Set on a curving turquoise bay just 40 km south of Lisbon, Sesimbra is both an attractive fishing town and popular tourist resort within easy reach of the capital.
Protected from north winds by the slopes of the surrounding Serra da Arrábida mountains, it was occupied by the Romans and later the Moors before the new king of Portugal rallied his forces and took over the town soon after the nation was first formed.
Residents of nearby Lisbon flock here at weekends to relax on its long sandy beach and dine in the excellent beach-front fish and seafood restaurants following an appetising evening stroll along the town’s extensive promenade. A popular choice of dish is the locally-caught swordfish (espadarte) which is cooked to perfection on the many charcoal grills lined along the pavements.
Built along the cliff, the oldest part of Sesimbra is a maze of steep alleys and narrow streets leading down to the port. In the centre of town, the 15th-century church of the Misericórdia contains a painting of Nossa Senhora da Misericórdia by Gregório Lopes, one of the most important Renaissance painters in Portugal.
Overlooking Sesimbra bay and its picture-postcard beach setting, the fort of São Teodósio was built in the 17th century to help defend Sesimbra and the mountainous coastline towards Setúbal against the perils and dangers of opposing fleets. More accessible in the centre of town is the austere-looking Fort of Santiago set right on the beach and home to the town’s excellent maritime museum.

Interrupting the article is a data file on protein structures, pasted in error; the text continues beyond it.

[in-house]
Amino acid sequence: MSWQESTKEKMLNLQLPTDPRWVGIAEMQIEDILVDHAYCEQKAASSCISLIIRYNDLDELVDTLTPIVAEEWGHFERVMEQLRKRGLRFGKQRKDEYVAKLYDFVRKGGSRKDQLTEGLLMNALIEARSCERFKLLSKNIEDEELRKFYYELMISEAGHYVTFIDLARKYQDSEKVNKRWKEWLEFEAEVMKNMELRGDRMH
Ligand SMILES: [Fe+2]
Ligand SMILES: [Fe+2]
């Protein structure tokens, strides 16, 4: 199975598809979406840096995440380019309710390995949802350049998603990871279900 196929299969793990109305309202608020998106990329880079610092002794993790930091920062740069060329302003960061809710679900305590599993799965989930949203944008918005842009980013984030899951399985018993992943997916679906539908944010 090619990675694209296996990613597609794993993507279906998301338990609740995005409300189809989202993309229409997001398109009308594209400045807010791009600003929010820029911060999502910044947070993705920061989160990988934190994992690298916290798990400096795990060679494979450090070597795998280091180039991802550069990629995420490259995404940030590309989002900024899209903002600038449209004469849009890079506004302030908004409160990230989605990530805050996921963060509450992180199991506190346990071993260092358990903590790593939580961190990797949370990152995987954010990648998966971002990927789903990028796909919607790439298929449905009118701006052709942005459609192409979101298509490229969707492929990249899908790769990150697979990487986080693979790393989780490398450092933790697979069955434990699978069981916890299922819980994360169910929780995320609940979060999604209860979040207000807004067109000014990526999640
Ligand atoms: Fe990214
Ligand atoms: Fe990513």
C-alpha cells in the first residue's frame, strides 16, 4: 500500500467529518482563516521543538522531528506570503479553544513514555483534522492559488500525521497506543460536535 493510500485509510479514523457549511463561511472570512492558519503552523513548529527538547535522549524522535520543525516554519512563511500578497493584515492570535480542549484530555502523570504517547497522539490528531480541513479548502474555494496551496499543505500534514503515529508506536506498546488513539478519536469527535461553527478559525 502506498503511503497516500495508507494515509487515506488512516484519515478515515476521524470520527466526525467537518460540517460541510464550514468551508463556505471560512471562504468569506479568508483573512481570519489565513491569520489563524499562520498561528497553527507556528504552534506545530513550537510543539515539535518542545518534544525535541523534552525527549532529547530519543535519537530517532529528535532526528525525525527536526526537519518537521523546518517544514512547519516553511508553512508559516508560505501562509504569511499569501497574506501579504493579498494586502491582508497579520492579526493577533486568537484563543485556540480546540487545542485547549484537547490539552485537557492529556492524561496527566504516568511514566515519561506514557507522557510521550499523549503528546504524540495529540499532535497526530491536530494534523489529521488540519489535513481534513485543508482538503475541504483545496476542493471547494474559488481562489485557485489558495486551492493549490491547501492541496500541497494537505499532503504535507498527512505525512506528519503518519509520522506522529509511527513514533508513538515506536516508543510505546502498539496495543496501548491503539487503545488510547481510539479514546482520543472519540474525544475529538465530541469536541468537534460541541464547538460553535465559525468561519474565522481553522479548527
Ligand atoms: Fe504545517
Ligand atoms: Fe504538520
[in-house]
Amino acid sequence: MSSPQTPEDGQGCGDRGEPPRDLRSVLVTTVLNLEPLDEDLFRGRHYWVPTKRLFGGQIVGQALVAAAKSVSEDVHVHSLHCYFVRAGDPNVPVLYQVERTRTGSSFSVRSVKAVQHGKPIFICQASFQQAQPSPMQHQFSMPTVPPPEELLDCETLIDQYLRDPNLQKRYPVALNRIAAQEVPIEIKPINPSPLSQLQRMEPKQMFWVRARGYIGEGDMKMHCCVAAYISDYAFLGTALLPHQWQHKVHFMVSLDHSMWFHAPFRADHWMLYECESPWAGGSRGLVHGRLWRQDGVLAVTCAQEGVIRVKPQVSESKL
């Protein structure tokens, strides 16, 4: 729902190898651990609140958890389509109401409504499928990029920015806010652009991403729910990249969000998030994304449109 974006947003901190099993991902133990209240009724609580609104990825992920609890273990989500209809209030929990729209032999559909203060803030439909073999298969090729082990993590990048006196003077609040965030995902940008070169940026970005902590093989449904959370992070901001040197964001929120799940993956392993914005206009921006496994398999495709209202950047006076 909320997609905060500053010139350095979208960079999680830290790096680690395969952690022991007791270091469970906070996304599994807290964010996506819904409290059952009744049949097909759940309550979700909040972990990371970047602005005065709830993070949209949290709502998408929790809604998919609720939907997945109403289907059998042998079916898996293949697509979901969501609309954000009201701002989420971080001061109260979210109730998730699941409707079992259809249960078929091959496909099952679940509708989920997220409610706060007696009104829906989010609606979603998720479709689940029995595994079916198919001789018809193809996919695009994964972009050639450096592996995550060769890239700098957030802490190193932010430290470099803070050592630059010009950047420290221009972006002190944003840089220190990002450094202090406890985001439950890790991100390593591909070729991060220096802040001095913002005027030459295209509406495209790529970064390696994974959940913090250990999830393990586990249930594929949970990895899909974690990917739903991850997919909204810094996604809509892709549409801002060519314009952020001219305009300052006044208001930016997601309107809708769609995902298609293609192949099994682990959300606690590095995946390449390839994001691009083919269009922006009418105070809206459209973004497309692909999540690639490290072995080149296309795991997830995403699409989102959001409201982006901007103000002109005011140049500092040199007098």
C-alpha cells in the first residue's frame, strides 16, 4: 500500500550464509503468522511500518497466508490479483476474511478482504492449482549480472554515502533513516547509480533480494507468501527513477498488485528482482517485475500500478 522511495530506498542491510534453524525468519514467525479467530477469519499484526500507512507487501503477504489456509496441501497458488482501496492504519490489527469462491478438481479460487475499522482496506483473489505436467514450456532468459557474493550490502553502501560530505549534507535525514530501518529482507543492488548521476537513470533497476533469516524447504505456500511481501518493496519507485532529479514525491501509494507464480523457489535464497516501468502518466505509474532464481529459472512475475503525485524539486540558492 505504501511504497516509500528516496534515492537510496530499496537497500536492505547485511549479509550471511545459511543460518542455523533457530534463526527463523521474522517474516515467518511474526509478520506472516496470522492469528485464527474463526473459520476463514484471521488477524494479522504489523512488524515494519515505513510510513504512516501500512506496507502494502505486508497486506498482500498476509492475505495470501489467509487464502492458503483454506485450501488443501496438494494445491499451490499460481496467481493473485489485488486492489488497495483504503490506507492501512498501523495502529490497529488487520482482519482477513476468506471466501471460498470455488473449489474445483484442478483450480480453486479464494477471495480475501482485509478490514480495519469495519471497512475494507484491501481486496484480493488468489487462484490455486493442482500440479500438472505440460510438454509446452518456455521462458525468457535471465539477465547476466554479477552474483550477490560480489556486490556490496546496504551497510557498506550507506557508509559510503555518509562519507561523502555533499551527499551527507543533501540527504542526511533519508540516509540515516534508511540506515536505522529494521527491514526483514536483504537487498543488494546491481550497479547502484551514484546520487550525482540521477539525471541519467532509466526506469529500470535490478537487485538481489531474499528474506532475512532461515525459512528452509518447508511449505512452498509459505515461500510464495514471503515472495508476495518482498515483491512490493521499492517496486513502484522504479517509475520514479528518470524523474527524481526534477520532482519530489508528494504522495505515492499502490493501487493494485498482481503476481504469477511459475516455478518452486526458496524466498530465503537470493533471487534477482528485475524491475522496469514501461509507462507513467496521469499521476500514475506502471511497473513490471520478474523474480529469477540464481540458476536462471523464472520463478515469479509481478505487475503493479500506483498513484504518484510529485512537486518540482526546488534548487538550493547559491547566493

Silhouetted on the hillside high above the town stands Sesimbra’s restored five-tower medieval castle that was once a Moorish fortress captured by Portugal’s first king, Afonso Henriques, in 1165. Housed inside the crenellated castle walls, the 12th-century church of Santa Maria features fine 17th-century altarpiece carvings and many splendid 18th-century azulejo wall tiles. Visit the castle in early evening to marvel at the shimmering sunset from its ancient ramparts and soak up the long views down the Tróia Peninsula and beyond.
12km west of Sesimbra lies the flat promontory of Cabo Espichel, a wild enchanted place with magnificent views northwards to Lisbon and the mouth of the River Tagus. Flanked on both sides by pilgrims’ lodgings, the weather-beaten church of Nossa Senhora do Cabo built in 1701 features fine Baroque paintings and a frescoed ceiling.
The roads two mountain roads connecting Sesimbra with Setúbal cut through some of the most spectacular scenery in the whole of the Lisbon region, including the Serra da Arrábida mountain range, much of which is a now protected area with restricted access. Clearly visible from Lisbon, Arrábida’s great limestone ridge is unique for its unusual soil (more than 1,000 different species of plant have been recorded there) which is home to world’s oldest living examples of Mediterranean vegetation.
A short drive east of Sesimbra brings you to the lovely little curved bay of Portinho da Arrábida, a picturesque beach setting considered to be one of the natural wonders of Portugal. Nestling on the southern slopes of Serra da Arrábida, the charming little town of Azeitão is famous for its wines, olives (azeite means olive) and deliciously creamy sheep’s cheese, queijo de Azeitão.